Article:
Tuesday, July 30, 2013

053 : Sexism, Lindy Hop, and Equality of Connection...

There is a girl writing a blog about lindy hop. I guess it's popular, because it pops up on Facebook and what not. I assume she's famous, because I have heard her name 'round about. However, I don't actively read her blog, and this response is only about her most recent posts. She wrote three posts about sexism, common issues within lindy hop, and equality of connection.

So I'm just going to tell you, she is 100% right. Everything she's said is completely true. Lindy hop is a sexist, lead-centric institution. I've talked about this before in my post about the myth of back leading. My point in that post was not only to point out something that I feel doesn't exist but also to highlight just how lead-centric our community is.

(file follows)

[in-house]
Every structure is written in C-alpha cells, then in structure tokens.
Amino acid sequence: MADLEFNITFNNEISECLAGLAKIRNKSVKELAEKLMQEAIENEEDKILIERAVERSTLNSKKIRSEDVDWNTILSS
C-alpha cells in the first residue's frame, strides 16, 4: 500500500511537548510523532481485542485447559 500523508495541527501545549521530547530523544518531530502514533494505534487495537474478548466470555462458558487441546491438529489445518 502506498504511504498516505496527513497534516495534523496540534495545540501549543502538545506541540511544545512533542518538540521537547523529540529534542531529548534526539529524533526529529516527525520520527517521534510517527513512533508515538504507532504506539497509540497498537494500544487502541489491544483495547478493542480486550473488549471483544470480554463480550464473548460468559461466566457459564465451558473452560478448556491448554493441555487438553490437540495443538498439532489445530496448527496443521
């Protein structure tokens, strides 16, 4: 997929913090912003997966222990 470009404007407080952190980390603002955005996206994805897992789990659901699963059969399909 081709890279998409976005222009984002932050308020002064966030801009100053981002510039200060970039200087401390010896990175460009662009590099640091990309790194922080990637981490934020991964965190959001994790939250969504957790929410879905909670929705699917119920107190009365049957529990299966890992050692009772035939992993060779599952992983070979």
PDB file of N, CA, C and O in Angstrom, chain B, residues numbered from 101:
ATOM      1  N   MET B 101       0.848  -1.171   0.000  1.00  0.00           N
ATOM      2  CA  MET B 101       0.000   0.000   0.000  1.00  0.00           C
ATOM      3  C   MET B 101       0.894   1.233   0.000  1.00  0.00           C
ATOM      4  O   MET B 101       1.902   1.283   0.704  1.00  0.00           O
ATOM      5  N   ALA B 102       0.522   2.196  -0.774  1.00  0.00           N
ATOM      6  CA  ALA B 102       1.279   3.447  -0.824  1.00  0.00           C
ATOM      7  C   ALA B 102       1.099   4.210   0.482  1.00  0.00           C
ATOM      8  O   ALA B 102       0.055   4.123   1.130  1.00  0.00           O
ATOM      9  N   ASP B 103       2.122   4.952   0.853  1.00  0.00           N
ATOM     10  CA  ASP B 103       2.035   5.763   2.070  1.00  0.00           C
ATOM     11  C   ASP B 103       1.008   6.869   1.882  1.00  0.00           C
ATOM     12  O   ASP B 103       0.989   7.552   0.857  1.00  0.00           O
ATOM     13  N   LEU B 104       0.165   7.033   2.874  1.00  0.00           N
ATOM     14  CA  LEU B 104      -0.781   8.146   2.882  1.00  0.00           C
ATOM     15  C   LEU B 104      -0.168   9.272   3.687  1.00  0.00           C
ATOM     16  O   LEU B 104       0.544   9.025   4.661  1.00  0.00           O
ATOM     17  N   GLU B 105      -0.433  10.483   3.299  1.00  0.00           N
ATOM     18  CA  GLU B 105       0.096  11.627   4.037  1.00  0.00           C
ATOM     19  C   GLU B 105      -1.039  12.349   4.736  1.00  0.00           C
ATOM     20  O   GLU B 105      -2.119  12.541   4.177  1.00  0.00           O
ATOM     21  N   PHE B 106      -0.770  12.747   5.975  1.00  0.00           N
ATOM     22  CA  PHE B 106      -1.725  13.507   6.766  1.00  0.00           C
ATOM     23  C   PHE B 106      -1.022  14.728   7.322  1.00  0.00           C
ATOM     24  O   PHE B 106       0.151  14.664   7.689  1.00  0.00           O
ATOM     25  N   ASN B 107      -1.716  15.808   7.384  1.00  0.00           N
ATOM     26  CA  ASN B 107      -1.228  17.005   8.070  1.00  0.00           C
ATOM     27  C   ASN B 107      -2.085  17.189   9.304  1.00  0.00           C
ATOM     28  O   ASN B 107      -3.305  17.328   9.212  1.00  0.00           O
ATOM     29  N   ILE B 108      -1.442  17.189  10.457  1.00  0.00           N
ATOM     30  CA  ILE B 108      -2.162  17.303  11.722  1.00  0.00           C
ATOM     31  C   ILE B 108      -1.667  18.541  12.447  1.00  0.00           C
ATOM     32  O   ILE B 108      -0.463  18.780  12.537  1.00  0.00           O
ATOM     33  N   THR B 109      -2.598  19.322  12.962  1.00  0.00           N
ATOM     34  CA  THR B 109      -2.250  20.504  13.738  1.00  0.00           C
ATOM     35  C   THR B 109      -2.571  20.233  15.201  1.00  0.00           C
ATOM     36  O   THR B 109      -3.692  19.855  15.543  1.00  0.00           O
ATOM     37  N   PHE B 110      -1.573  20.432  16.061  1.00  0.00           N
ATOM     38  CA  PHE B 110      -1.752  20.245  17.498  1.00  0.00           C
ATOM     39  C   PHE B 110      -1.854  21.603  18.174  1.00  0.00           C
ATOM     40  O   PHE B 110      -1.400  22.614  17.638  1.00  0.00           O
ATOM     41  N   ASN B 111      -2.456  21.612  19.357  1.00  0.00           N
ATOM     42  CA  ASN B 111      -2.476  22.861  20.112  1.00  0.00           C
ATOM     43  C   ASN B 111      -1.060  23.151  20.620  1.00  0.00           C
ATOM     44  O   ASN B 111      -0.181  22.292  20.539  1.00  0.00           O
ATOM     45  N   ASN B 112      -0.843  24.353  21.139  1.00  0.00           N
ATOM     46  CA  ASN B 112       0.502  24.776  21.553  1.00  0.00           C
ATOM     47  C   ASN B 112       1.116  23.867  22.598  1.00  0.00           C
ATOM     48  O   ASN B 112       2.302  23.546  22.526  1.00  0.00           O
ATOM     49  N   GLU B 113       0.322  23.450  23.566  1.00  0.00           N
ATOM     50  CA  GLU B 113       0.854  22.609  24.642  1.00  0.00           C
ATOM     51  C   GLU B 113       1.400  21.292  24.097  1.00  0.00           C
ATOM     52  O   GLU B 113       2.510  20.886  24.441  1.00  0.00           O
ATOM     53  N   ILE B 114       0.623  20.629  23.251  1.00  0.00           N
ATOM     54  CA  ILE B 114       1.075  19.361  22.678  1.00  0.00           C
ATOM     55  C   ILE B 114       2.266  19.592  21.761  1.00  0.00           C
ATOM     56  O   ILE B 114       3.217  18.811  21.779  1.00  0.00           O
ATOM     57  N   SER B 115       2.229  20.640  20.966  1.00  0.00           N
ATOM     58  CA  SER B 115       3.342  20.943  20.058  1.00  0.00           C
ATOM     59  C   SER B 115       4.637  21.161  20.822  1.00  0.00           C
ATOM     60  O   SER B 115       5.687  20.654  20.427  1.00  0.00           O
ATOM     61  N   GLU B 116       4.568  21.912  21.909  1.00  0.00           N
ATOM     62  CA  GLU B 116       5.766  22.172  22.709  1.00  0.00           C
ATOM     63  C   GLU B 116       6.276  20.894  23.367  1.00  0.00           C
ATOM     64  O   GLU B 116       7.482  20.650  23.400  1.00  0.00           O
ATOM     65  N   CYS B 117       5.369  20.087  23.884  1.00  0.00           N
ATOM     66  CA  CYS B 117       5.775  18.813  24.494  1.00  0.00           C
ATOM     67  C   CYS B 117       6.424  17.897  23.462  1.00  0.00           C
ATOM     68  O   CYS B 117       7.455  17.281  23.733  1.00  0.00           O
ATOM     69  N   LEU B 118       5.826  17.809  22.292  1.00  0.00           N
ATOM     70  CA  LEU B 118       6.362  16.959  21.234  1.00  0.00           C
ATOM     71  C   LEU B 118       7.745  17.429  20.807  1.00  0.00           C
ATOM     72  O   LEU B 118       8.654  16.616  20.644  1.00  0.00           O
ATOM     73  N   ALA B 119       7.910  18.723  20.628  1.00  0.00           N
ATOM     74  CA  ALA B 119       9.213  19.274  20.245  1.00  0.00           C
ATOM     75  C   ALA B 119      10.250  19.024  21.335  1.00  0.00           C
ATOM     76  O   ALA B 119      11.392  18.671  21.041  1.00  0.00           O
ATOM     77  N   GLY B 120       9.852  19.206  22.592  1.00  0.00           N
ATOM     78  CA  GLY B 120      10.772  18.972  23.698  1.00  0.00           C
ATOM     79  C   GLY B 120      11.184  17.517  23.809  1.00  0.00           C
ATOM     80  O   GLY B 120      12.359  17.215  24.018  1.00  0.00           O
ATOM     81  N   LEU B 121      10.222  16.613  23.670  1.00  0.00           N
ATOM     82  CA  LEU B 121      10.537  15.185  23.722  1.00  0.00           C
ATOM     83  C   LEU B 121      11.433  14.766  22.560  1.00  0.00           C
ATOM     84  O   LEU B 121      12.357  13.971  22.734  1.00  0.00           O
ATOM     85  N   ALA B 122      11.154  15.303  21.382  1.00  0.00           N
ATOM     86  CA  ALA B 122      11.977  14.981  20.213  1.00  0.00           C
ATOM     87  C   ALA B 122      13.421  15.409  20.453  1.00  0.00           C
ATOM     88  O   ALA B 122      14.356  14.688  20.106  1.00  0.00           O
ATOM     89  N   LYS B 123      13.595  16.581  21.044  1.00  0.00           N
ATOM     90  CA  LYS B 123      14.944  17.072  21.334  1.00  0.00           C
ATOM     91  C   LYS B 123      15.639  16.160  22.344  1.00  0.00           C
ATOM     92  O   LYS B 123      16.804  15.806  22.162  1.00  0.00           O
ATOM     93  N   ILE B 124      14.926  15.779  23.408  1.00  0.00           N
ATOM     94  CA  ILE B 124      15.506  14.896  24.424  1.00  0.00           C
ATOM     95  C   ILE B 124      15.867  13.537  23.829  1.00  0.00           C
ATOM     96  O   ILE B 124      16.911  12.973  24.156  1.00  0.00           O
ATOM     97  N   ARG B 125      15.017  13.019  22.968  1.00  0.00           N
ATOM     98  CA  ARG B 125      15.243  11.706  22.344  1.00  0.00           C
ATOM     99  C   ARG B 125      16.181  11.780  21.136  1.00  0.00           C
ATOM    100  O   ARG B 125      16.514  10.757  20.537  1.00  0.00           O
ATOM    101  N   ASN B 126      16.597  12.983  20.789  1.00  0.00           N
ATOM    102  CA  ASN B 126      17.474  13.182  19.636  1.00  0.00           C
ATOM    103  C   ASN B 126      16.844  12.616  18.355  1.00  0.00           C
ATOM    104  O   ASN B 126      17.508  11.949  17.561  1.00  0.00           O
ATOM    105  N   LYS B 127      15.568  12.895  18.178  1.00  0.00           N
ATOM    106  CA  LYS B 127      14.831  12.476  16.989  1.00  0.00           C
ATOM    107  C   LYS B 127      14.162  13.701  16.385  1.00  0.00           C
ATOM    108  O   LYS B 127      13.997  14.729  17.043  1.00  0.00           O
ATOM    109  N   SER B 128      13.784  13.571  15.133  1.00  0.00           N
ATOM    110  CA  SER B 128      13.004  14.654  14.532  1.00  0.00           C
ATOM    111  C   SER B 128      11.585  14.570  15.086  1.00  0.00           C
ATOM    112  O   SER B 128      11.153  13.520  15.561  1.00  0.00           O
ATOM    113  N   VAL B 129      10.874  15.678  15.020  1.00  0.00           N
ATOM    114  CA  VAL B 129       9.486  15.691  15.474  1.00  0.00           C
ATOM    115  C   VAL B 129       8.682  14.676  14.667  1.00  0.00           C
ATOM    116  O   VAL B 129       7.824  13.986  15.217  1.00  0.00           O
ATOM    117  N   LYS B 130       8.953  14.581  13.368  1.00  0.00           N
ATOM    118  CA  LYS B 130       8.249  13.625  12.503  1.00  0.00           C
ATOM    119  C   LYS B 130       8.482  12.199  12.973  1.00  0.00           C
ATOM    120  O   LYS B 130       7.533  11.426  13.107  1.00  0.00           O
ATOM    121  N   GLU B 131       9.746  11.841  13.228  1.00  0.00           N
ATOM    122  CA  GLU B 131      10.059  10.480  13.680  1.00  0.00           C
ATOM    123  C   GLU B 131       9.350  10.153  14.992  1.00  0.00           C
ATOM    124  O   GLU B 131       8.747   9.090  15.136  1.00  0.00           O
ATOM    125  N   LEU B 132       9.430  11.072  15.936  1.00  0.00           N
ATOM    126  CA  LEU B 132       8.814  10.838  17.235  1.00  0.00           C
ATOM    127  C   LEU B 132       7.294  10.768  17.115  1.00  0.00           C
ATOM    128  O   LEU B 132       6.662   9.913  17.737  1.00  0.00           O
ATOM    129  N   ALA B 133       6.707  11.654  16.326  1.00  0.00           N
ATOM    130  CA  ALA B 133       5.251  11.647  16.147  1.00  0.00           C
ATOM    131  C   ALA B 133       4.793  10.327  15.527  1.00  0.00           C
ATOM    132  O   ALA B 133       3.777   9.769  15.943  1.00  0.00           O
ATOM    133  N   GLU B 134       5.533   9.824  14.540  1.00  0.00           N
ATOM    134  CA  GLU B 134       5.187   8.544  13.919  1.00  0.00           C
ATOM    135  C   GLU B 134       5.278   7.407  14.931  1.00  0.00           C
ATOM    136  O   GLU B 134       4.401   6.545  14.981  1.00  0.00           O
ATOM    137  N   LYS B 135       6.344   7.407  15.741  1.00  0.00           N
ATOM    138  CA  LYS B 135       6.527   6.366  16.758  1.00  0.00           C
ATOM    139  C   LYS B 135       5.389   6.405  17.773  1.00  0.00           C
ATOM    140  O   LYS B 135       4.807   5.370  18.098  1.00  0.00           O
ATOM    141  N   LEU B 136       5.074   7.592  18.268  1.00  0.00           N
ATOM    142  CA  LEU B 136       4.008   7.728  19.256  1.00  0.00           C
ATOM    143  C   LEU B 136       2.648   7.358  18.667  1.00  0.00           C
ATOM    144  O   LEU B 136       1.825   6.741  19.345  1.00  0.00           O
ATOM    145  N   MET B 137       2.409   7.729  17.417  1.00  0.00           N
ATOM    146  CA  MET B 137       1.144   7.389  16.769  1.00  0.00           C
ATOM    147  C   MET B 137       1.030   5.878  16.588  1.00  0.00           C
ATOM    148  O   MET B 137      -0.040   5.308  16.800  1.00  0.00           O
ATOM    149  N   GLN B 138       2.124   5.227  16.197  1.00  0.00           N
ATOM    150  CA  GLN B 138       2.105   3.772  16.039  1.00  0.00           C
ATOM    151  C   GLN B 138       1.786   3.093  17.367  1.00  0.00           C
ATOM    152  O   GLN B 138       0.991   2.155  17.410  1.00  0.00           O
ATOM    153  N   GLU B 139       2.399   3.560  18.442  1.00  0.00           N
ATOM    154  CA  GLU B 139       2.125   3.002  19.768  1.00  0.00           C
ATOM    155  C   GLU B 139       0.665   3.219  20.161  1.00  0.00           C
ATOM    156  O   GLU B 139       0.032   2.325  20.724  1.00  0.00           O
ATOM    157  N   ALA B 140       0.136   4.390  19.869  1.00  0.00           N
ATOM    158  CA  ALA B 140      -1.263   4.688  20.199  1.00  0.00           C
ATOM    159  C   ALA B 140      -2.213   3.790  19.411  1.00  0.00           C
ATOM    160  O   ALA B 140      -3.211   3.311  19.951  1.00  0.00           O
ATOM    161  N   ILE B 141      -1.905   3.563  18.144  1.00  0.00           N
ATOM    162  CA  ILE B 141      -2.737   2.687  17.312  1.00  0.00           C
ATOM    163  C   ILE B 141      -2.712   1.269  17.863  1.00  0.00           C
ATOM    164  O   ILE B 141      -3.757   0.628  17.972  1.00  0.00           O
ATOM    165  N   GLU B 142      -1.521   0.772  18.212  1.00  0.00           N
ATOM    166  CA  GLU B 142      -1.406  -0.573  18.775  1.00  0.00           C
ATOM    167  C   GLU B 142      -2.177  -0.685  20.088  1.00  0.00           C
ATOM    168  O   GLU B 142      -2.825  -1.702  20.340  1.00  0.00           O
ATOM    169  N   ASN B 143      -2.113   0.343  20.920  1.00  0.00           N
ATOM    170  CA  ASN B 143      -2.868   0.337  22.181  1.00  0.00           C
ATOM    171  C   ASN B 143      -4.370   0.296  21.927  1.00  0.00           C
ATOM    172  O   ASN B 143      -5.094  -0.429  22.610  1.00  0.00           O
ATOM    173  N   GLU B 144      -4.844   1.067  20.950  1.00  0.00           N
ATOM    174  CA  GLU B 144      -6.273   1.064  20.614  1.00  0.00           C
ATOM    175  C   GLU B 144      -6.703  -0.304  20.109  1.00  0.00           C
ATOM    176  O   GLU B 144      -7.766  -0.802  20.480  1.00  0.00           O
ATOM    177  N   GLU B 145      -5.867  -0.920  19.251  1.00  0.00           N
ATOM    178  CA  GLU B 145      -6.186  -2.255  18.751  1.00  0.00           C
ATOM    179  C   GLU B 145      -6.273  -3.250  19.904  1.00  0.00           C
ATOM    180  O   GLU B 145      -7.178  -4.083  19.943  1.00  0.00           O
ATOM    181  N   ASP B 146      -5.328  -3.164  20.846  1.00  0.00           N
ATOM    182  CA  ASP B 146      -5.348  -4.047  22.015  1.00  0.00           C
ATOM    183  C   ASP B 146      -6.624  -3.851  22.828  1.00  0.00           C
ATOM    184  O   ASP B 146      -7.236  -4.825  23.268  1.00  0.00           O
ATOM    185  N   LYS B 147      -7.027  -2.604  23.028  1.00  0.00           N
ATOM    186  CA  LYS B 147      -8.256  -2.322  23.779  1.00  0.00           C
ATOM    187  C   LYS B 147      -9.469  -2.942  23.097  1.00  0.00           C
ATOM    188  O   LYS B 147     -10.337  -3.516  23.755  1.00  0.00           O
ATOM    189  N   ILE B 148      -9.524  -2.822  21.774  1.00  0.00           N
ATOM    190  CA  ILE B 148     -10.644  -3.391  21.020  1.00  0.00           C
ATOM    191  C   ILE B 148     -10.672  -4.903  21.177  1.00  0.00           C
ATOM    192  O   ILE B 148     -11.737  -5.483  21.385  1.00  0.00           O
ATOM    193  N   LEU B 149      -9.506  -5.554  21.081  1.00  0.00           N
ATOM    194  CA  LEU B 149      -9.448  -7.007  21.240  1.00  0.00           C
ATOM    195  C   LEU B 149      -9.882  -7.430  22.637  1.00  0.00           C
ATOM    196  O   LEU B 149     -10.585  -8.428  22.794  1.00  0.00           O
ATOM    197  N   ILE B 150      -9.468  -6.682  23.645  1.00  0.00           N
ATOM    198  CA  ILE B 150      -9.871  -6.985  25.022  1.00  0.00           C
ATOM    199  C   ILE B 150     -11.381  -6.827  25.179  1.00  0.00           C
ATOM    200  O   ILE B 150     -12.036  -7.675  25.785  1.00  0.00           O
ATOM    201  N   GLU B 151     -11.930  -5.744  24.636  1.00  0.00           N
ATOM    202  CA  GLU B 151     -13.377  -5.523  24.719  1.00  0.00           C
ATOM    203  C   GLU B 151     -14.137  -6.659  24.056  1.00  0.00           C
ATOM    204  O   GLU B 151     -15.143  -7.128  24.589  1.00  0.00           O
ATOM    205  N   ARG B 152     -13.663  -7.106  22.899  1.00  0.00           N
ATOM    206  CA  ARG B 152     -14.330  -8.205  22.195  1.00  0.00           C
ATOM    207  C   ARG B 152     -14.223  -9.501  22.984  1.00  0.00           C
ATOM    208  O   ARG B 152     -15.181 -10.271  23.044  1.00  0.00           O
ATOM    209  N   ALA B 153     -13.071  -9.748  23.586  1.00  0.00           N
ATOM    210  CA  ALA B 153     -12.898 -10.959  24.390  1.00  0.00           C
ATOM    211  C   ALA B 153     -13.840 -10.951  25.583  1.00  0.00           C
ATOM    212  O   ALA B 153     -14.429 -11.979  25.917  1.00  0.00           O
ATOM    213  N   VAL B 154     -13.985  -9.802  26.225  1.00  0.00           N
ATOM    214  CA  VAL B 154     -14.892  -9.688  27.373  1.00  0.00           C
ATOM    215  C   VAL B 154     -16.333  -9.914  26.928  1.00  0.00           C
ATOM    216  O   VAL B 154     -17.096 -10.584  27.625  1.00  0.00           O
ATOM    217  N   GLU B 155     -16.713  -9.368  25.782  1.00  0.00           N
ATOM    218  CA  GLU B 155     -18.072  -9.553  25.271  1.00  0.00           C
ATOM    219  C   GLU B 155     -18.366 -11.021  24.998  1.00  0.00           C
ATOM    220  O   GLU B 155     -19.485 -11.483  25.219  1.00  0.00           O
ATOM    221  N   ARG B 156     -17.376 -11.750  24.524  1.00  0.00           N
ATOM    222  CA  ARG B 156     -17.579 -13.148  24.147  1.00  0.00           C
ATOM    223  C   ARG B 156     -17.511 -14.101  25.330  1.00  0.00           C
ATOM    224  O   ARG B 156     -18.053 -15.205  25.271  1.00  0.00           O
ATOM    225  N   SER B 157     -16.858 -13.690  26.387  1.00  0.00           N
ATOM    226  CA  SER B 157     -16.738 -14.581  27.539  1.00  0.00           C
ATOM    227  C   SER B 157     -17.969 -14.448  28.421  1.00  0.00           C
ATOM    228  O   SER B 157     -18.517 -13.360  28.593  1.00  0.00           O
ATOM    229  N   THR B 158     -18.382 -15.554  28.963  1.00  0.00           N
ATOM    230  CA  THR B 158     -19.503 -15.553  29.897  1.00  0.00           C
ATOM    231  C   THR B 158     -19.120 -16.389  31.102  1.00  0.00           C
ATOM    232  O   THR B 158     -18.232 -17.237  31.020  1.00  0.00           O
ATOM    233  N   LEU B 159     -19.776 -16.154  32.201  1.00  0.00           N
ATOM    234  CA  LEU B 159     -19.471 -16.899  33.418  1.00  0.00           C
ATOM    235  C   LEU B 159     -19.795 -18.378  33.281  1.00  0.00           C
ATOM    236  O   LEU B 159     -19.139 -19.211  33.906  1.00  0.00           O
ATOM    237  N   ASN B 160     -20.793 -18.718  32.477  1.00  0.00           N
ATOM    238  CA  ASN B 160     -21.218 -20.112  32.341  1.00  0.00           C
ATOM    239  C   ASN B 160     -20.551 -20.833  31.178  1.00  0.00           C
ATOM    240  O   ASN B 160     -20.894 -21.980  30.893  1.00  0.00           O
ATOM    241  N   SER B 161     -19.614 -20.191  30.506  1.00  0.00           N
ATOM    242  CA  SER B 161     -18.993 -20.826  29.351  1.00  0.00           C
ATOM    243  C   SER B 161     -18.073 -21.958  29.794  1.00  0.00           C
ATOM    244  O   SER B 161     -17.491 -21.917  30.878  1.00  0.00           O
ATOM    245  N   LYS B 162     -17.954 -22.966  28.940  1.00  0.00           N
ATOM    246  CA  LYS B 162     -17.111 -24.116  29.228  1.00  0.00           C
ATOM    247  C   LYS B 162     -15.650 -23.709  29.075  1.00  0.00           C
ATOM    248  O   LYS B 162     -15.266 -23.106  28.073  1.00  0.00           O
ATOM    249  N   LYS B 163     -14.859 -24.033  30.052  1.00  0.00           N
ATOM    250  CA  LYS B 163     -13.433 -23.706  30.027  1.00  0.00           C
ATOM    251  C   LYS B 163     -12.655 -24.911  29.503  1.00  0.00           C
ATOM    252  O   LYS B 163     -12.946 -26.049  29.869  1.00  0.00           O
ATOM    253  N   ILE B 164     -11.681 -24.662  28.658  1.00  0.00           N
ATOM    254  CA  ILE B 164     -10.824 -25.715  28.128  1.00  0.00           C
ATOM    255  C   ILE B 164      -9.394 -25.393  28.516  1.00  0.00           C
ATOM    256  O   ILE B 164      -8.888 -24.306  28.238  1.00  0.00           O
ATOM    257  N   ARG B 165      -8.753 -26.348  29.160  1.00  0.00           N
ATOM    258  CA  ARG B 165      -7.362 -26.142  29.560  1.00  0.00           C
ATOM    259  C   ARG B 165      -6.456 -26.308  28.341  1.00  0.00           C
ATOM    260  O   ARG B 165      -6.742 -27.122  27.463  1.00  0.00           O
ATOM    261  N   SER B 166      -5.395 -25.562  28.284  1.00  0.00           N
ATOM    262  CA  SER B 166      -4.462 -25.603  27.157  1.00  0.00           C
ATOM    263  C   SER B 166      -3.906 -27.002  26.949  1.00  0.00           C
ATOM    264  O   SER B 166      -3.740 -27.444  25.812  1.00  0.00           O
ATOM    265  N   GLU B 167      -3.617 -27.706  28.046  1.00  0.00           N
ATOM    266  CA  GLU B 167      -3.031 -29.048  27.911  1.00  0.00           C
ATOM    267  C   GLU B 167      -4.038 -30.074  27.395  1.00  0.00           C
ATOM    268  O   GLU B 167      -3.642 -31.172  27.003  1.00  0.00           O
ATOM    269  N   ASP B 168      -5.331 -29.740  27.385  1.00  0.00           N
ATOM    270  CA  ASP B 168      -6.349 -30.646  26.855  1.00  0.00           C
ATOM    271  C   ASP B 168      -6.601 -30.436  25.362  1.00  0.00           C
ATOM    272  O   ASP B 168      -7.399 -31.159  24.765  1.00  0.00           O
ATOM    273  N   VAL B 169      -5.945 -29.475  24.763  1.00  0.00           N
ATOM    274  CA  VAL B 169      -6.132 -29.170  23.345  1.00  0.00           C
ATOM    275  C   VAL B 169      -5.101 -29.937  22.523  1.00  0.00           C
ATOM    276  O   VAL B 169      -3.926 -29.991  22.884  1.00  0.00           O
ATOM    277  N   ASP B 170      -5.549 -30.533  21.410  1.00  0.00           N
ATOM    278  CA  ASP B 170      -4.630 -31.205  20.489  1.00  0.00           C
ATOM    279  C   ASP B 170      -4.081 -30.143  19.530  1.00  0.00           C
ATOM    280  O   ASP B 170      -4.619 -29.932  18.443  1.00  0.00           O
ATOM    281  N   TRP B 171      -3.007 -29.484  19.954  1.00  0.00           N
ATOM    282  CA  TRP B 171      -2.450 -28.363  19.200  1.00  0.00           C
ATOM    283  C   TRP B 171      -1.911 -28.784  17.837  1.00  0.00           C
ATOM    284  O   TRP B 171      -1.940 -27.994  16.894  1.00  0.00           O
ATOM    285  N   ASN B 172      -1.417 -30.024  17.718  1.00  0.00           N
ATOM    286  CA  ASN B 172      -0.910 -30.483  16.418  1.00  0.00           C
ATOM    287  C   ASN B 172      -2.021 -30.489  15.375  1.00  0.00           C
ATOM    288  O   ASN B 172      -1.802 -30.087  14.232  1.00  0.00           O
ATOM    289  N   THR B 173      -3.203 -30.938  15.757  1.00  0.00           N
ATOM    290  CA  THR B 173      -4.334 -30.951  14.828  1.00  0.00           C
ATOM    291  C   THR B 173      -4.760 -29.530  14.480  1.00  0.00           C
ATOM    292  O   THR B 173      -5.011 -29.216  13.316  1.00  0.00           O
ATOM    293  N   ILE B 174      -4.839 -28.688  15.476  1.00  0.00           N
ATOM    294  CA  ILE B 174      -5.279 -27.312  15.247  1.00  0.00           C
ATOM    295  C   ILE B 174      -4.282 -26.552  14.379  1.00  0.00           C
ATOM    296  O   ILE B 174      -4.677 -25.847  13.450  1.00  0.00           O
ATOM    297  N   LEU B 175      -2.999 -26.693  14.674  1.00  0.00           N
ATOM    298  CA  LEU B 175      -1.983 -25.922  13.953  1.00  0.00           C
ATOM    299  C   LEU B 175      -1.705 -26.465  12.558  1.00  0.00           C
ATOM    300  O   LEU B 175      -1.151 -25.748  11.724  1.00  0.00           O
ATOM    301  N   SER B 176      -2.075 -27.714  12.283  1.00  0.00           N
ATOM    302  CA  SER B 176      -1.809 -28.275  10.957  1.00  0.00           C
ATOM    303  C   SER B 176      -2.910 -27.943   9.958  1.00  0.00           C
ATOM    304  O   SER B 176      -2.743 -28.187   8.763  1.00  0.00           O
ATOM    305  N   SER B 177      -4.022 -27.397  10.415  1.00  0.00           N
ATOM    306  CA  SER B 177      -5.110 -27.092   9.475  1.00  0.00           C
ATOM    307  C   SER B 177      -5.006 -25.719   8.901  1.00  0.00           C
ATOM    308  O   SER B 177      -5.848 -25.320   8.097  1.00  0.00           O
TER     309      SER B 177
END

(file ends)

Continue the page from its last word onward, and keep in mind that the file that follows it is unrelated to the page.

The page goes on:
In the post about connection, the author speaks very well about dance and movement. I was really impressed. The problem with the majority of the swing scene is a lack of training. Most swing dancers begin talking about dance, attempting a technical conversation, when they have no background in dance and no training. They don't know what they're talking about and they are attempting to delve into a subject that is far too complicated and over their heads. (And the instructors aren't trained, and no one is trained, and it's just a lack of education.) This lack of education and training is evident in the comments on these posts. So I just wanted to respond to some of the fear I'm seeing (and also state that the author is 100% correct, everything she said was true, there isn't really any room for argument there).